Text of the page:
The Minerals Council South Africa has announced that its member companies have earmarked $3.7 billion for renewable energy projects to deliver as much as 3,900 MW to help meet the industry’s commitments of achieving net-zero carbon emissions by 2050.
Minerals Council CEO, Roger Baxter, indicated that renewable power projects could help supplement supplies from struggling, state-owned power utility, Eskom, and that the mining industry is currently involved in conducting studies, planning, and applications for solar, wind, and battery storage projects.
Eskom CEO, Andre De Ruyter, told a Parliamentary Portfolio Committee that the national power utility would require between an additional 4,000 MW and 6,000 MW of generating capacity to effectively maintain its existing power stations without disrupting the country’s national electricity supply.
According to Baxter, Minerals Council members have been increasing the number of renewable energy projects to power their operations, resulting in a 146% increase in electrical generation compared to the planned 1,600 MW targets set by the industry in 2020.
“There is a pressing need for the mining industry to supplement Eskom’s electricity supply,” Baxter stated, adding, “But the benefits extend to diversifying supply, reducing exposure to continued high increases in prices, unpredictable supply, and to reduce Scope 2 and 3 emissions in line with the sector’s commitment to reach a target of net-zero carbon emissions by 2050.”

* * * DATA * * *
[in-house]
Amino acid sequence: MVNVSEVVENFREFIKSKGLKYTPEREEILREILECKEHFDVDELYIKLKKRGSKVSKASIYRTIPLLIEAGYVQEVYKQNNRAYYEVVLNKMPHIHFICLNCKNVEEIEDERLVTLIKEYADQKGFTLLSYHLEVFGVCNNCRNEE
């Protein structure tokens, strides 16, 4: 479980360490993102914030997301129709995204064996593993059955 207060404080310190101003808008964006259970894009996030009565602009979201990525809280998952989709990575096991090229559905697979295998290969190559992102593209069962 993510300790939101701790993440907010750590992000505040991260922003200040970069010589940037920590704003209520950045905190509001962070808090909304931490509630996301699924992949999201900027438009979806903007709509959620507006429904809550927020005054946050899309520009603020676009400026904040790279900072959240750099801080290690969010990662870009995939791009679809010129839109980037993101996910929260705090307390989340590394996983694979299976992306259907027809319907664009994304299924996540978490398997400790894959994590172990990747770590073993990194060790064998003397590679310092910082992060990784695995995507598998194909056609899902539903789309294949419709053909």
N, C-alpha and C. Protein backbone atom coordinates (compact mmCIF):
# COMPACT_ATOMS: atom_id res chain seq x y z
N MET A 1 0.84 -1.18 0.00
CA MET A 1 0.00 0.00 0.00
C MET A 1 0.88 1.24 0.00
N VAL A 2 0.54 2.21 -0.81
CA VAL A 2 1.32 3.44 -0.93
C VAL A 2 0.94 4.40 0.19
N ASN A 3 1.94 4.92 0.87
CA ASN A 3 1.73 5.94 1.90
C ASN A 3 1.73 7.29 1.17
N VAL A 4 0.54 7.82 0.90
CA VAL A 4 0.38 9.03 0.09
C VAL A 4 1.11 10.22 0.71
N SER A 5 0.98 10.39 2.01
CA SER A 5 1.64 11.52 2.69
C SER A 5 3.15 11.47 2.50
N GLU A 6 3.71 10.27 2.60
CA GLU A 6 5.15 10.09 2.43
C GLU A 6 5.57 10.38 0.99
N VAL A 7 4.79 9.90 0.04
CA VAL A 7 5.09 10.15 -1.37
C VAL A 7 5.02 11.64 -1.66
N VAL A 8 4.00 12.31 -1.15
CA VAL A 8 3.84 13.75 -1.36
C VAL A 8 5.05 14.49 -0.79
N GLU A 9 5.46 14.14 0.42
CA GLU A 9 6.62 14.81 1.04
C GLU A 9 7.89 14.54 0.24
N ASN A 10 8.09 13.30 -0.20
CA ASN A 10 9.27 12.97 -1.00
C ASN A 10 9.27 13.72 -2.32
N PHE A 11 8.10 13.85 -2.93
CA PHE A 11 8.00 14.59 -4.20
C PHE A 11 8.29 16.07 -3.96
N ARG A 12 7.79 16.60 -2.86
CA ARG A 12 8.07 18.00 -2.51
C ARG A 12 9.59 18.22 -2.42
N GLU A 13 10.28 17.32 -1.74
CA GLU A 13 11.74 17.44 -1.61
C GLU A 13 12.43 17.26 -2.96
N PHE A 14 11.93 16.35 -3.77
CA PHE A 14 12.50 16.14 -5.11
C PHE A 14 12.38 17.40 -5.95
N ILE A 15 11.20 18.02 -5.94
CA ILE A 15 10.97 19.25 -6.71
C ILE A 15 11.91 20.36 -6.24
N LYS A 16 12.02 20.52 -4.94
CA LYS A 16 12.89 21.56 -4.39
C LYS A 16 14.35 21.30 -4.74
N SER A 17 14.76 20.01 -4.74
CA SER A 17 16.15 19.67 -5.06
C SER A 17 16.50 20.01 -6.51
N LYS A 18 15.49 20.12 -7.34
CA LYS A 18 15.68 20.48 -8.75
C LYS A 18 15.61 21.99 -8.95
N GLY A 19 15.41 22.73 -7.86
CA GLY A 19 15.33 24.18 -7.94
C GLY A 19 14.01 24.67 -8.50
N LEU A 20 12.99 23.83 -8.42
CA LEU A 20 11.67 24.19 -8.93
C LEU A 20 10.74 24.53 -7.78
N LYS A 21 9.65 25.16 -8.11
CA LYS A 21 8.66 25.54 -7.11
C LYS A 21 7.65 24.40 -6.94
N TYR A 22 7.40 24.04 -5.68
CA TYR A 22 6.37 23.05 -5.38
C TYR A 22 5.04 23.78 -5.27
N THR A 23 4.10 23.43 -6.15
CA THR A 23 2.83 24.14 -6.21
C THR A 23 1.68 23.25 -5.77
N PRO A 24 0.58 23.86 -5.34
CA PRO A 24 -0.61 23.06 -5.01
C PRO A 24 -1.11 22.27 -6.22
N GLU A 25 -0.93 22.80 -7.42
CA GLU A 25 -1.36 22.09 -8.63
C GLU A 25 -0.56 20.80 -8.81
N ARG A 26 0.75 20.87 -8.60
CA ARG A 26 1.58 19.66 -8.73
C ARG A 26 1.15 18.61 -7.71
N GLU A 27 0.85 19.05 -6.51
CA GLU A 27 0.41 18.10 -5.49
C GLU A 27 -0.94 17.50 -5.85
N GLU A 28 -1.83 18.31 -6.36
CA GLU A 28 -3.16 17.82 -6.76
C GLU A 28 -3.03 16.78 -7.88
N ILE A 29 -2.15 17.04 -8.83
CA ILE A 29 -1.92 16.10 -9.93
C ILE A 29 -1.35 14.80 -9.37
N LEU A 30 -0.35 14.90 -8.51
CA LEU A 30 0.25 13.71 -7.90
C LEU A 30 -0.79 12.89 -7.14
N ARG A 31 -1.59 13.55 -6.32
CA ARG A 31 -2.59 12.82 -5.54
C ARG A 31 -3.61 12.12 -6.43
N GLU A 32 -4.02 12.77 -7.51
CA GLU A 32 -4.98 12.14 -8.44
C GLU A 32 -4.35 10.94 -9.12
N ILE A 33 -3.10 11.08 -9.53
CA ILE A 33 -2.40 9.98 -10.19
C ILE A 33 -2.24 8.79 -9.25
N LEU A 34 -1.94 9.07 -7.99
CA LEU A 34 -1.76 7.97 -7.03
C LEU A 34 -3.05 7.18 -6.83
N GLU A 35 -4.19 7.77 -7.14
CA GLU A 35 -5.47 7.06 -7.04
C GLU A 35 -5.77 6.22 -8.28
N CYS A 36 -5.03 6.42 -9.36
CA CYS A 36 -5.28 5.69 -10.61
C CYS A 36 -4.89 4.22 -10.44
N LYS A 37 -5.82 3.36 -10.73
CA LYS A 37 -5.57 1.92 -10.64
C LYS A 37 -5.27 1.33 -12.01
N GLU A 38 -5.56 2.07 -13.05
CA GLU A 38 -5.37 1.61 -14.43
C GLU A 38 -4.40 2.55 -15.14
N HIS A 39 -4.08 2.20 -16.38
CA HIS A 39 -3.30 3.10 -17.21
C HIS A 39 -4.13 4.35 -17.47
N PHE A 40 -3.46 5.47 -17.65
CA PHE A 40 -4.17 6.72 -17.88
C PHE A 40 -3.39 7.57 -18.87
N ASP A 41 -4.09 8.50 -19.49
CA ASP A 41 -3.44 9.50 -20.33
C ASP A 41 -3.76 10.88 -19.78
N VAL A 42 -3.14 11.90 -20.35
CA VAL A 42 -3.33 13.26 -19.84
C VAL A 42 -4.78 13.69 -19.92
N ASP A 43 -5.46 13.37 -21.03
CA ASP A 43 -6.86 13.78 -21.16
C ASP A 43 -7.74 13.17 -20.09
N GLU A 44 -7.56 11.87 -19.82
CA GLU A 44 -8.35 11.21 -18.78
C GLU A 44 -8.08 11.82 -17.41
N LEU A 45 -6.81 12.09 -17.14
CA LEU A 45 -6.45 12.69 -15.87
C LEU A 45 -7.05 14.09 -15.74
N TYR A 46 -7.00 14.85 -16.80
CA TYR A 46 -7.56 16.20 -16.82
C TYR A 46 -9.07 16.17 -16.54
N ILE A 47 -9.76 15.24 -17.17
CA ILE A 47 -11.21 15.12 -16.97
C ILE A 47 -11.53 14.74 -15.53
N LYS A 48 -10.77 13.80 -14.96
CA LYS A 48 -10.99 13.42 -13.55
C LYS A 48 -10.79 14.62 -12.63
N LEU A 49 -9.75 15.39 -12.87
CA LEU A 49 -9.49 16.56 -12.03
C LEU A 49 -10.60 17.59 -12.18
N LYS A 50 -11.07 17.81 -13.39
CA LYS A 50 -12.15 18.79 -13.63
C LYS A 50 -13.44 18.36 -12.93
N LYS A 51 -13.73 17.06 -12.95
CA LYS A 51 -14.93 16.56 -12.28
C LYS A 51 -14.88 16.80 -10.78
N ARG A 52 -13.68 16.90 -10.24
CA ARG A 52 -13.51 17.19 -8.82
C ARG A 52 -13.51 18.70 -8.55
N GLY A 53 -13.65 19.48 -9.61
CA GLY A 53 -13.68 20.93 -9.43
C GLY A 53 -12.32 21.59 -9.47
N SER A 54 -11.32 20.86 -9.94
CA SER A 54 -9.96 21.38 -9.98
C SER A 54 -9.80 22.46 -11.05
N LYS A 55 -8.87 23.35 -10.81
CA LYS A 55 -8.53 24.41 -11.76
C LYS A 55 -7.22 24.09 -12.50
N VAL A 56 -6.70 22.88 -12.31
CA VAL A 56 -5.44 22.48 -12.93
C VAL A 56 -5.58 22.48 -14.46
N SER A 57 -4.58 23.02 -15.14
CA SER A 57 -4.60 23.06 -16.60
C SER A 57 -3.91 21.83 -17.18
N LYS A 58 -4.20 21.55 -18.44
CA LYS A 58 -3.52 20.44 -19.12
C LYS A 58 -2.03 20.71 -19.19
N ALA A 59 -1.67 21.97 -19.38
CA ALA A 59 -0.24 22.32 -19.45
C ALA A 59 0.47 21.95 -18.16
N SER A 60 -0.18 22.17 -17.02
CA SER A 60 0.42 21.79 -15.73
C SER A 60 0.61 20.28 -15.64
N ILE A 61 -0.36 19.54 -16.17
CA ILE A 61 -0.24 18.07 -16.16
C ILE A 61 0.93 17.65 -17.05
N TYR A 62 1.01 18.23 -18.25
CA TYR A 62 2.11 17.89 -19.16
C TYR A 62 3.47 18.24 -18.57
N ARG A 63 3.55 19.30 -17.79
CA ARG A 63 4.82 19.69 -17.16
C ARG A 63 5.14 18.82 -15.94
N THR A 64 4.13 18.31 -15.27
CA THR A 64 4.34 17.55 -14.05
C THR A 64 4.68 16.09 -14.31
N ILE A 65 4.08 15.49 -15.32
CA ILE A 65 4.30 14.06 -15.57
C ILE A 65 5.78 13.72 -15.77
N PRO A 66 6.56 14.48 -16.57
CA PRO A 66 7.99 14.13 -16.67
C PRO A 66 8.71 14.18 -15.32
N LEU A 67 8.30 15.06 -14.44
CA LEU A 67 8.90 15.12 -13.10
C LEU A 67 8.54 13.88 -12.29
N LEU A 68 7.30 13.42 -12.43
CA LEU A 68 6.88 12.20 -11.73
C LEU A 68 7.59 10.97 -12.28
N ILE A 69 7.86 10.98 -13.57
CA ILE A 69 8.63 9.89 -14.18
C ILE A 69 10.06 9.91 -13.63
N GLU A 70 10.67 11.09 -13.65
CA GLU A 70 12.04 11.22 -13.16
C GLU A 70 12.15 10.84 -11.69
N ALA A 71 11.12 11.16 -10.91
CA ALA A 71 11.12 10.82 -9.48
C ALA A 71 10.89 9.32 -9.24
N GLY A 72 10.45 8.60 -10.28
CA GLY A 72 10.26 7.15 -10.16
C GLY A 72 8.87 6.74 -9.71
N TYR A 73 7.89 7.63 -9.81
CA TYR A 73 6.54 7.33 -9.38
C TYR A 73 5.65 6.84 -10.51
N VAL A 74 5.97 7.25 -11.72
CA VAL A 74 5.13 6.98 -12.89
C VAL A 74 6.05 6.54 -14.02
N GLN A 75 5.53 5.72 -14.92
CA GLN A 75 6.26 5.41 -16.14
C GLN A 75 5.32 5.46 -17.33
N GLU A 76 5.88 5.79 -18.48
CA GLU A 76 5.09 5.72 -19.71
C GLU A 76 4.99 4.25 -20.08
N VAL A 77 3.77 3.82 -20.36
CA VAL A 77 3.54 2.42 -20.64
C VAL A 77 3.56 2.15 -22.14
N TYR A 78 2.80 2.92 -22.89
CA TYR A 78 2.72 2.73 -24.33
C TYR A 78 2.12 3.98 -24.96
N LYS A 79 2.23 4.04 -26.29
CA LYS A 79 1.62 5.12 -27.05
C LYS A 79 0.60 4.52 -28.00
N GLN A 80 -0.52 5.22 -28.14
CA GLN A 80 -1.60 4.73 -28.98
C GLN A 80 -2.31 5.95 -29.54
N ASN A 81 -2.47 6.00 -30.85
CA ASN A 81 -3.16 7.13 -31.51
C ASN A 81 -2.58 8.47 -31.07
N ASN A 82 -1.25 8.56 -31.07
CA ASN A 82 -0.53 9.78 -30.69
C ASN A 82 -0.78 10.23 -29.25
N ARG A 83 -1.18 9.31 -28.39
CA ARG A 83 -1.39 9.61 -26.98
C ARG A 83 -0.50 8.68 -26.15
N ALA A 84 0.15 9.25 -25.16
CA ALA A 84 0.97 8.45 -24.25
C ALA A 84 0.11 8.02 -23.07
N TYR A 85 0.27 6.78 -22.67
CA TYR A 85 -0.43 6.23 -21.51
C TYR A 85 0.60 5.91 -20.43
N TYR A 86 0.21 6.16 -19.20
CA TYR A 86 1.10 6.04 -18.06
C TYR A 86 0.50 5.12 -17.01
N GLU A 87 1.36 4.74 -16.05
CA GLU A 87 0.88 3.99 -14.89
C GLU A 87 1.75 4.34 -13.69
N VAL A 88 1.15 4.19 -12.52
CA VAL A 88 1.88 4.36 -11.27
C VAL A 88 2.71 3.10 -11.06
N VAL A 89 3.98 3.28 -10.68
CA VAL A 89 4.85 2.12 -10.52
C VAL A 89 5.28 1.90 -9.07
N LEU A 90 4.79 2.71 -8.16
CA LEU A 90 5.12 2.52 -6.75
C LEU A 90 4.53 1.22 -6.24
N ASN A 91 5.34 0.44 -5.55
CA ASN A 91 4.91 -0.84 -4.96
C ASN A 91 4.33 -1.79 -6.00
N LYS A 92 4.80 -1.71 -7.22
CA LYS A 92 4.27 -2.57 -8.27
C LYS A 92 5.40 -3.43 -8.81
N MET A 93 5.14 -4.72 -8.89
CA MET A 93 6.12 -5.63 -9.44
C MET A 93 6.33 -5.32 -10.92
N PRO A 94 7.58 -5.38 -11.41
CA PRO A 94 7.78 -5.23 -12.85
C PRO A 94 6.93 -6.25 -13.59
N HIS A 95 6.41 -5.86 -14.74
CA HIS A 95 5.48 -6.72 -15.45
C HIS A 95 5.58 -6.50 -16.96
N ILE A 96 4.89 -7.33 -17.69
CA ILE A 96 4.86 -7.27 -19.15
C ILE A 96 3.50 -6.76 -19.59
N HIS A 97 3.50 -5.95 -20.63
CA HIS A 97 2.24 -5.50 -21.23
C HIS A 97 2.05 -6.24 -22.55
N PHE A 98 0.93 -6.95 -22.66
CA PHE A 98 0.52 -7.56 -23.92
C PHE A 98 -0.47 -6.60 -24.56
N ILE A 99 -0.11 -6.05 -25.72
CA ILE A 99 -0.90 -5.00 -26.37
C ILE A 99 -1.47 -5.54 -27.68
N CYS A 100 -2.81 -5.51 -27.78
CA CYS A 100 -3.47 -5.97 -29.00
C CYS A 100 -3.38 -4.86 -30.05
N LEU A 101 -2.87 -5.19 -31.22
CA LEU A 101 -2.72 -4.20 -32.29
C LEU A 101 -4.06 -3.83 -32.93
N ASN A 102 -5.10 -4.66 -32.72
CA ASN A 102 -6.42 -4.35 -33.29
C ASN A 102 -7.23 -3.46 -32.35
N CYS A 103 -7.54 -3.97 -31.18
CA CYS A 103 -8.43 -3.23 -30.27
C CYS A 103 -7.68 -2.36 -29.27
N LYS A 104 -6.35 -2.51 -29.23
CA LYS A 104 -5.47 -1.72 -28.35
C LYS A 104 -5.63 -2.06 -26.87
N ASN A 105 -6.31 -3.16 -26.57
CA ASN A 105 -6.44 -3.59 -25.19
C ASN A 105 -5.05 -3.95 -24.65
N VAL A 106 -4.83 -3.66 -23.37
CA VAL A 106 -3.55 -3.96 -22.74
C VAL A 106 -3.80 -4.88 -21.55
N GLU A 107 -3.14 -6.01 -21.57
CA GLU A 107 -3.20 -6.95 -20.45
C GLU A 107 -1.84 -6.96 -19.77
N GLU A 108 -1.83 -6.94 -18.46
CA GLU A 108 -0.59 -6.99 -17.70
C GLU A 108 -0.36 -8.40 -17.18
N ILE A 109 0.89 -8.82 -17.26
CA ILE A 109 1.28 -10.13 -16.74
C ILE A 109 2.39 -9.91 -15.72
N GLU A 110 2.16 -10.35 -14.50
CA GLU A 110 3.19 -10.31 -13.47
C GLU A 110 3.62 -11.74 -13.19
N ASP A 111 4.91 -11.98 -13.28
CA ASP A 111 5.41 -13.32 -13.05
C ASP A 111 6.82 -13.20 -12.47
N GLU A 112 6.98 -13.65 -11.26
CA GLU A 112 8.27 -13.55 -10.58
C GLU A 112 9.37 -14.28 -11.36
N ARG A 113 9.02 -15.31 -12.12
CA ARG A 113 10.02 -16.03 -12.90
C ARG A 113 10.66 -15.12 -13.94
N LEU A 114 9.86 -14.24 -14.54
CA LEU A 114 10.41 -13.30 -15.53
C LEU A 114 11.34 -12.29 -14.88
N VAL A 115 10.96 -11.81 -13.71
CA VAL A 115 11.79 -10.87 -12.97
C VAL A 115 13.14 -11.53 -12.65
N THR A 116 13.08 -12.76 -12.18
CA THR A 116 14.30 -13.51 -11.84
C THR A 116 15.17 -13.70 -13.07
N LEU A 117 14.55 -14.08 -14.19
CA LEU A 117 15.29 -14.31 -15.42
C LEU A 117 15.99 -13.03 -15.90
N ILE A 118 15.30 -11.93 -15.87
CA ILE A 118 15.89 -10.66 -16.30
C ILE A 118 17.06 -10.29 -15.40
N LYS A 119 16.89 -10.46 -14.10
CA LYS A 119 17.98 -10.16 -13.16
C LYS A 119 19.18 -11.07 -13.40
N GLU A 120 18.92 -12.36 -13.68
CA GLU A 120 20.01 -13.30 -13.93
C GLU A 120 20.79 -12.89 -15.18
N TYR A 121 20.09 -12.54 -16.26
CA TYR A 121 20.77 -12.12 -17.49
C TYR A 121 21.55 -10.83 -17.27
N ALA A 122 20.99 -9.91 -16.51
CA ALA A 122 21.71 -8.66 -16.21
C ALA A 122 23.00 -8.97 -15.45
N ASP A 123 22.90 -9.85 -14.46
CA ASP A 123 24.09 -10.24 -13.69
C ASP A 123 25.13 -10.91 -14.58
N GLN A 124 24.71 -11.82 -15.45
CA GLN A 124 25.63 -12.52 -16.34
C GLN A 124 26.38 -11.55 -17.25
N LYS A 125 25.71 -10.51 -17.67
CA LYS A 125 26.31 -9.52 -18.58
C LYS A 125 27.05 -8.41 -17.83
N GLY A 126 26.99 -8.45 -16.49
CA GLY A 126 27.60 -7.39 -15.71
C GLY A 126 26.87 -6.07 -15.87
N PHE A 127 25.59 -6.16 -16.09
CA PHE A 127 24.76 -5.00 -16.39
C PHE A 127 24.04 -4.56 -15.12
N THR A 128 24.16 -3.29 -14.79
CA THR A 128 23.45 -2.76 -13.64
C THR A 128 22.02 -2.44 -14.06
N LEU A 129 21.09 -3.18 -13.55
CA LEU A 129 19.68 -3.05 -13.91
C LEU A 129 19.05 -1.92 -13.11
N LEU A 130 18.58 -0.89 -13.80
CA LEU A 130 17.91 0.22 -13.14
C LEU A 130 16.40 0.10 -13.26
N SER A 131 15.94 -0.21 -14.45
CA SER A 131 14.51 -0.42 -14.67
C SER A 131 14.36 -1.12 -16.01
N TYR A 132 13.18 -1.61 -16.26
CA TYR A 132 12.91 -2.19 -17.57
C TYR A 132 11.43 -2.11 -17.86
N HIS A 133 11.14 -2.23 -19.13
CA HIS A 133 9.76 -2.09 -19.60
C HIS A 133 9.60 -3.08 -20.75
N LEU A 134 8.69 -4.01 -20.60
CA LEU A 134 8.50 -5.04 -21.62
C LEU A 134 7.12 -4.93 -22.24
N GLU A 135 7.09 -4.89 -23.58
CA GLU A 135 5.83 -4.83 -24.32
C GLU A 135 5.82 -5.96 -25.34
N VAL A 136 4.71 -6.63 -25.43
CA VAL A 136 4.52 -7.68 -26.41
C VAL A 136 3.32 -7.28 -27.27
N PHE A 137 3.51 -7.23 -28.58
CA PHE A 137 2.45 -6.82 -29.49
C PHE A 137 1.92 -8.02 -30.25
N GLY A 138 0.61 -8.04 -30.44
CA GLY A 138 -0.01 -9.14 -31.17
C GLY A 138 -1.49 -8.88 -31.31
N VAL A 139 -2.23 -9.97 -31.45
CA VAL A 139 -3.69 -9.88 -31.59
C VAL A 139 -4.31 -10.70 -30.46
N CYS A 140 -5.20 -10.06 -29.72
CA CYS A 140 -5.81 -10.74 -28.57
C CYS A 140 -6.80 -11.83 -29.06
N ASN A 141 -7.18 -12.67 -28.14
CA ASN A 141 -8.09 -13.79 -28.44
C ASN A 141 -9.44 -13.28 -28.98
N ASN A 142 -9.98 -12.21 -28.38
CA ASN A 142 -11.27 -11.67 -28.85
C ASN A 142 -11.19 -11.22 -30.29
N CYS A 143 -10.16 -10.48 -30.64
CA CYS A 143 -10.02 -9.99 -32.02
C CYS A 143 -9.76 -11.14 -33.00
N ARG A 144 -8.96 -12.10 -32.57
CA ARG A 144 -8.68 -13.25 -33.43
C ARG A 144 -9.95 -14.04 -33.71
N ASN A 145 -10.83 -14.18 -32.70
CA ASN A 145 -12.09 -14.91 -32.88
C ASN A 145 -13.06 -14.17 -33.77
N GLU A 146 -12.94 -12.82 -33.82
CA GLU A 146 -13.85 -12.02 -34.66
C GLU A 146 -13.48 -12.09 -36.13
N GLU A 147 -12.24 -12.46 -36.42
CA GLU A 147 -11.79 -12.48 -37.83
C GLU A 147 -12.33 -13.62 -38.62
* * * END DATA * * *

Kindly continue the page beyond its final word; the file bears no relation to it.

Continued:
The licensing-exemption concession for embedded generation of up to 100 MW made earlier this year by the Government of South Africa has been noted as a major factor in the Minerals Council’s decision to increase the industry’s supplementary electricity supply.
“Renewable energy projects in the mining sector could go a long way towards easing pressure on Eskom to the benefit of other industries and the country as a whole. These projects must be expedited through a ‘smart tape’ system. In addition, policy issues related to wheeling charges and surplus offtake to other users are required,” Baxter said.
He noted that, while the mining industry will still be reliant on Eskom’s 24-hour baseload electricity to operate mines safely, productively, and efficiently, renewable projects are projected to account for approximately one third of the sector’s annual electricity consumption, adding that electricity prices have increased more than six-fold over the last decade and is now the second-largest cost component for deep-level and electricity-intensive mines. Baxter also highlighted that the sector’s 3,900 MW is “purely supplemental” and will not detract from Eskom’s baseload capacity.
“The Minerals Council reiterates its support for Eskom and the leadership team who are all doing the right things to fix and maintain Eskom’s assets. Their departure at this critical stage will only exacerbate the problems with Eskom and for the country at a time we can least afford any further setbacks in efforts to restore and stabilize the electricity supply,” Baxter concluded.